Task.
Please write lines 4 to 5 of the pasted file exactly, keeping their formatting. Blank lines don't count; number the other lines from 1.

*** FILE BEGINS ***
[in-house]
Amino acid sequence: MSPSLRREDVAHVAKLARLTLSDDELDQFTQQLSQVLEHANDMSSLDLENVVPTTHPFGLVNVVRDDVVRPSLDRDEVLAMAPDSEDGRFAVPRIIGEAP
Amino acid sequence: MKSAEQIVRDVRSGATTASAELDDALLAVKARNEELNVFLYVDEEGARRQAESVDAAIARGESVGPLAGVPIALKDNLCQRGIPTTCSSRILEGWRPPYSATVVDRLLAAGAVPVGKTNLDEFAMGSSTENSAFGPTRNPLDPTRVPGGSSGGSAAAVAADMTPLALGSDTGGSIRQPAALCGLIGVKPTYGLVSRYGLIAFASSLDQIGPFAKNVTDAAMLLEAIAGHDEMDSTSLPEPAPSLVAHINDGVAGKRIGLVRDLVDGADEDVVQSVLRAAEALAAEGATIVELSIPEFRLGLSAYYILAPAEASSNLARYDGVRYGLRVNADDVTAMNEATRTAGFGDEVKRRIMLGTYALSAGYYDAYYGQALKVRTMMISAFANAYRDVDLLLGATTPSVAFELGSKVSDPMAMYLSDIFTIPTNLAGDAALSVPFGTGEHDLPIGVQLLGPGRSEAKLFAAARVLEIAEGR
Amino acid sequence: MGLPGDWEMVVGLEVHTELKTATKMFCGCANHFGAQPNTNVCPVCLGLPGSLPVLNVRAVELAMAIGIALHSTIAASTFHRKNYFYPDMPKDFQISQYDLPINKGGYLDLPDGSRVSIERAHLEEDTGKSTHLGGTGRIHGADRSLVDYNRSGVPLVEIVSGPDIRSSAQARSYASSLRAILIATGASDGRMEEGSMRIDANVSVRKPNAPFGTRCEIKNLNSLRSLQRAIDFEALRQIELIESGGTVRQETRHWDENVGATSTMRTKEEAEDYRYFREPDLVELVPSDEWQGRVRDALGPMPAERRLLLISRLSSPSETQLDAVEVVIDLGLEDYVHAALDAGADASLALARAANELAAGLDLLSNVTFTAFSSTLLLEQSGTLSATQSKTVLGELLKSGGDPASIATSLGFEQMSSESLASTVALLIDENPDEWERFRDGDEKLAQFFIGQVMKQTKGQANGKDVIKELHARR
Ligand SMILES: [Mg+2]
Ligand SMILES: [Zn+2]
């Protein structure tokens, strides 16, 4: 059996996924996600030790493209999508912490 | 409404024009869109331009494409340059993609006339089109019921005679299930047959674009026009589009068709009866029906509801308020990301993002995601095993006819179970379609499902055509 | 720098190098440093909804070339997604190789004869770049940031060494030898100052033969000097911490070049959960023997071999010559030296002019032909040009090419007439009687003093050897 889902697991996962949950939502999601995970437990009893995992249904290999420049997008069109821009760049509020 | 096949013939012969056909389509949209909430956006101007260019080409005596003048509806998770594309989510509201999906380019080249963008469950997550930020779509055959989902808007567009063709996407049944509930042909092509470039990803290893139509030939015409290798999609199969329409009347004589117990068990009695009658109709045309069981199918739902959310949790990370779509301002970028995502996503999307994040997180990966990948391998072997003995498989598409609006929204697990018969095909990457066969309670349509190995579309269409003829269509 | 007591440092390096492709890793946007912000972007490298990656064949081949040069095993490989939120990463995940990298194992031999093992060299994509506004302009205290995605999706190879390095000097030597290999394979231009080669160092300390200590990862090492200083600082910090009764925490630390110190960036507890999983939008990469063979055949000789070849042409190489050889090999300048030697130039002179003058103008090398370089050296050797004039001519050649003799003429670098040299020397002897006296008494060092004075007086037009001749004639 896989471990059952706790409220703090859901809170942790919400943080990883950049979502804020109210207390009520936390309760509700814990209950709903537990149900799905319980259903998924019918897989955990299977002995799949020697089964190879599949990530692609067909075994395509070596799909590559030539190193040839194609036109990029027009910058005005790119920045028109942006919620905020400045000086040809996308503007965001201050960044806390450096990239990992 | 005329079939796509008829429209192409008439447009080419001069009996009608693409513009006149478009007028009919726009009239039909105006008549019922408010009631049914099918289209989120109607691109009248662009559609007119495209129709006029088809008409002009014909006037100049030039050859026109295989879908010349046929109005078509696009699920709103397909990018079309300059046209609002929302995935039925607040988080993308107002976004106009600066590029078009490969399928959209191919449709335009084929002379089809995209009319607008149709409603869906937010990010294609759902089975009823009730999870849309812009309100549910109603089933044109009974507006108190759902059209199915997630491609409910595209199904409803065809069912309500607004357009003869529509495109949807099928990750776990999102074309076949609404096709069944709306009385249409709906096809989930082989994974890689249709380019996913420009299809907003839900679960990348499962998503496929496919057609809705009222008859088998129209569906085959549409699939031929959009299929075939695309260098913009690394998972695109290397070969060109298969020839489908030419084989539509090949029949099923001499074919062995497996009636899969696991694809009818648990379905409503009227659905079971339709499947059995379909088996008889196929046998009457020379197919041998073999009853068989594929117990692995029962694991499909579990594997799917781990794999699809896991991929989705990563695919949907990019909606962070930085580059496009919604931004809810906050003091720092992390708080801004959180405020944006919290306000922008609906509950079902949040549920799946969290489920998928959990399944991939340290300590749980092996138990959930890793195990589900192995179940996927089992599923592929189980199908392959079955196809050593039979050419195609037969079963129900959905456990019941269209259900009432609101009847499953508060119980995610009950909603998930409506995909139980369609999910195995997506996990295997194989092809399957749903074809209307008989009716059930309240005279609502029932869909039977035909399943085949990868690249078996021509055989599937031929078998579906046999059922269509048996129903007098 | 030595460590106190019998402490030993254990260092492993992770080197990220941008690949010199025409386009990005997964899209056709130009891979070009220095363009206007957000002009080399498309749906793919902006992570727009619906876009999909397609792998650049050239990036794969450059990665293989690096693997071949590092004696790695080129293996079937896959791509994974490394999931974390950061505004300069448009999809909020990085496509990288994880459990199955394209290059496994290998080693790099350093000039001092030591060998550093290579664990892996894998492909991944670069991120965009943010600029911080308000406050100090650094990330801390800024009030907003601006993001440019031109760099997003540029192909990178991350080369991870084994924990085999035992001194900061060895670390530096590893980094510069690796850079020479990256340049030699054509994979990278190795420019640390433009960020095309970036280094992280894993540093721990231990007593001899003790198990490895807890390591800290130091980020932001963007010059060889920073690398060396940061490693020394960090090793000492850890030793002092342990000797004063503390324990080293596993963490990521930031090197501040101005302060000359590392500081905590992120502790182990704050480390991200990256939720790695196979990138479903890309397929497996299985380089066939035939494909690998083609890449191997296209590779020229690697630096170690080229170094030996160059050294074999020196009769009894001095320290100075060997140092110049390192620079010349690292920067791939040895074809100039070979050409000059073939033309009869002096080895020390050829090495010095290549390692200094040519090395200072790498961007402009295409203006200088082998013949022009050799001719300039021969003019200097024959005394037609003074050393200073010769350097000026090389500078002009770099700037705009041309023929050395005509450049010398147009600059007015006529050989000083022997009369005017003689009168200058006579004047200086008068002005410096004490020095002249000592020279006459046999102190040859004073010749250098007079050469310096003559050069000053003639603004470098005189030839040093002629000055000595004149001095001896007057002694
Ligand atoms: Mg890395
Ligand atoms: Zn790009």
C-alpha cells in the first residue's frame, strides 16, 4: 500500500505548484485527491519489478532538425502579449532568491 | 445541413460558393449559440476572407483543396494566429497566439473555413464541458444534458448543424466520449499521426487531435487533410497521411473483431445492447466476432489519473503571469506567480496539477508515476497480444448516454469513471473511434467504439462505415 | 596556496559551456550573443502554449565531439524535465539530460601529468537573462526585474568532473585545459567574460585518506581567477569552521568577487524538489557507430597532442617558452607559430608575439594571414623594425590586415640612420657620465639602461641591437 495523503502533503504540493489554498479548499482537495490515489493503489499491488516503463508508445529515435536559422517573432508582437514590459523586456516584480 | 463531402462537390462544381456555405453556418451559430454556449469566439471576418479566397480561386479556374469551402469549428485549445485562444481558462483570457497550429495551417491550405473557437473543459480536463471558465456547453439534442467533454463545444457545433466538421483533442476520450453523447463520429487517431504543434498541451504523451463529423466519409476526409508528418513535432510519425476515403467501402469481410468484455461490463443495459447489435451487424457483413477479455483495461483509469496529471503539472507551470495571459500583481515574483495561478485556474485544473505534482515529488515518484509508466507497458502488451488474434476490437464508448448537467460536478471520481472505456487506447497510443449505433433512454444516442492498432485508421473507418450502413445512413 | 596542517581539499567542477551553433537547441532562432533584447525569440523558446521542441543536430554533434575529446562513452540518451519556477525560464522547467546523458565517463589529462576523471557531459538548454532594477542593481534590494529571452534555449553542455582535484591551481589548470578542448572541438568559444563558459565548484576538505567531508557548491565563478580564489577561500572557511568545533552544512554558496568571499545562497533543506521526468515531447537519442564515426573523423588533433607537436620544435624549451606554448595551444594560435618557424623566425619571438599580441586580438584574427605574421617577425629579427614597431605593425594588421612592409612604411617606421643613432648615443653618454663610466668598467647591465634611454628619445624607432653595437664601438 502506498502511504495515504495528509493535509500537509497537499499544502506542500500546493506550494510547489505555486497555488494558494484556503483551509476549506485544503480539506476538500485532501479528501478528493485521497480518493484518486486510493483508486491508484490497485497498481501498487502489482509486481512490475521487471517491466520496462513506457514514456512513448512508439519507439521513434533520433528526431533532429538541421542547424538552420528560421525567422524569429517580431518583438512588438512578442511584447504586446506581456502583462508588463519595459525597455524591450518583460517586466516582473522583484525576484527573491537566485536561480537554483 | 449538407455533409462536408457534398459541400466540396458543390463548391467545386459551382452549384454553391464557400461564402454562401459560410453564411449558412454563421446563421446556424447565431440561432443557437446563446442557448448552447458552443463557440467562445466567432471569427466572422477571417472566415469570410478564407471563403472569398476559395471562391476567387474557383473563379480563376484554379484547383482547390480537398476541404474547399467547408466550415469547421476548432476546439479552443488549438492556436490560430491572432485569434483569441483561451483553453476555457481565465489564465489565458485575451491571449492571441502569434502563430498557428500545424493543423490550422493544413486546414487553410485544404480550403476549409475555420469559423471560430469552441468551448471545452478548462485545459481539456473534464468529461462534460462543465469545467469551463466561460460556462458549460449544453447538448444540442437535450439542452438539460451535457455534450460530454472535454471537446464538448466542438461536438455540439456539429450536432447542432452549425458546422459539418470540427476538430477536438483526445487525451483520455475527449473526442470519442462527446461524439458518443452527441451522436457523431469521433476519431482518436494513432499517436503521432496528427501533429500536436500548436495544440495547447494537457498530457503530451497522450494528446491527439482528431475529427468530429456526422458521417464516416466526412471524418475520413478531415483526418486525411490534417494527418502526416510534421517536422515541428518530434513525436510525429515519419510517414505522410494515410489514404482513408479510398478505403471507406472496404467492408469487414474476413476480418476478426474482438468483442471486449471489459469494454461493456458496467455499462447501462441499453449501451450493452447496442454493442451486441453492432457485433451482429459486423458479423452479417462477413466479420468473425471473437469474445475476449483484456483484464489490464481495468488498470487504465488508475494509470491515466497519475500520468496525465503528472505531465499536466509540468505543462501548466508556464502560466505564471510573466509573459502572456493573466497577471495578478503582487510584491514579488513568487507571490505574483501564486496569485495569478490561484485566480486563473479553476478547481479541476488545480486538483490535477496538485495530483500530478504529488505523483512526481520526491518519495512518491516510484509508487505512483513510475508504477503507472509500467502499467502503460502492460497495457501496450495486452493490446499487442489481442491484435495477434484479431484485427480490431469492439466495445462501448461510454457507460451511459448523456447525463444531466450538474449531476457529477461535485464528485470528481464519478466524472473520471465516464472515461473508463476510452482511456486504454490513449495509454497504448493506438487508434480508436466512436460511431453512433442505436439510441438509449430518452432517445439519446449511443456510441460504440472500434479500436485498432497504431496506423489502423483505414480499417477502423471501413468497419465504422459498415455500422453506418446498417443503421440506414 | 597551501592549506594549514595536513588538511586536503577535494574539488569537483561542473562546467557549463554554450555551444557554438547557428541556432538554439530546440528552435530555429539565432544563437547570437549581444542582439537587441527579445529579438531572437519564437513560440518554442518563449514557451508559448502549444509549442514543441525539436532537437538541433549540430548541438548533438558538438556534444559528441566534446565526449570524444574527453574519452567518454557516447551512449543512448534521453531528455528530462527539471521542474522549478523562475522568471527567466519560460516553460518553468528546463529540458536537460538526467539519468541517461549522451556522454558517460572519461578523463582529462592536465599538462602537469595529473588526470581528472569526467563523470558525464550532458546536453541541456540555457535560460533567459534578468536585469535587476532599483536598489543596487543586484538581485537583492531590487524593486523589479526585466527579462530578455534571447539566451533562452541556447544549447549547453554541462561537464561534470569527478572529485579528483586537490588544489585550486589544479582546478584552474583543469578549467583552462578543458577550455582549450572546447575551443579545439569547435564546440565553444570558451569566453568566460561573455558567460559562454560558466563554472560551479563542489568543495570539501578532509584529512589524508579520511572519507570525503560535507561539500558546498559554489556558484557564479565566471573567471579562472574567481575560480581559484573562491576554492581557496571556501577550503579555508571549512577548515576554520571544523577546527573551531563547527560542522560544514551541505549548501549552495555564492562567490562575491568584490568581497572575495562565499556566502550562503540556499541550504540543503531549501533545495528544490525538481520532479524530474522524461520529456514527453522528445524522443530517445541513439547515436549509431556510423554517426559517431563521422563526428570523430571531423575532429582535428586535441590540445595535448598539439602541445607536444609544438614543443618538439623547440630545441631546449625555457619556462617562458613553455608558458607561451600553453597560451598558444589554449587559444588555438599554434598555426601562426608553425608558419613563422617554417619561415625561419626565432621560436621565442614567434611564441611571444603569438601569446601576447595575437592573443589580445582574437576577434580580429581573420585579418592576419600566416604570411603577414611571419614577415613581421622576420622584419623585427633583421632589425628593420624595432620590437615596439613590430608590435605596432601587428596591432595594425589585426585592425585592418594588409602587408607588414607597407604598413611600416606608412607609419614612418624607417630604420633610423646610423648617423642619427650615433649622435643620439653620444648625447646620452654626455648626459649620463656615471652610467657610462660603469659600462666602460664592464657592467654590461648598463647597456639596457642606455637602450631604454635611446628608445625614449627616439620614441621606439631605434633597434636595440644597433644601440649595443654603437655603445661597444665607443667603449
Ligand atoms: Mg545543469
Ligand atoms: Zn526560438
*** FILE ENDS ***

Amino acid sequence: MGLPGDWEMVVGLEVHTELKTATKMFCGCANHFGAQPNTNVCPVCLGLPGSLPVLNVRAVELAMAIGIALHSTIAASTFHRKNYFYPDMPKDFQISQYDLPINKGGYLDLPDGSRVSIERAHLEEDTGKSTHLGGTGRIHGADRSLVDYNRSGVPLVEIVSGPDIRSSAQARSYASSLRAILIATGASDGRMEEGSMRIDANVSVRKPNAPFGTRCEIKNLNSLRSLQRAIDFEALRQIELIESGGTVRQETRHWDENVGATSTMRTKEEAEDYRYFREPDLVELVPSDEWQGRVRDALGPMPAERRLLLISRLSSPSETQLDAVEVVIDLGLEDYVHAALDAGADASLALARAANELAAGLDLLSNVTFTAFSSTLLLEQSGTLSATQSKTVLGELLKSGGDPASIATSLGFEQMSSESLASTVALLIDENPDEWERFRDGDEKLAQFFIGQVMKQTKGQANGKDVIKELHARR
Ligand SMILES: [Mg+2]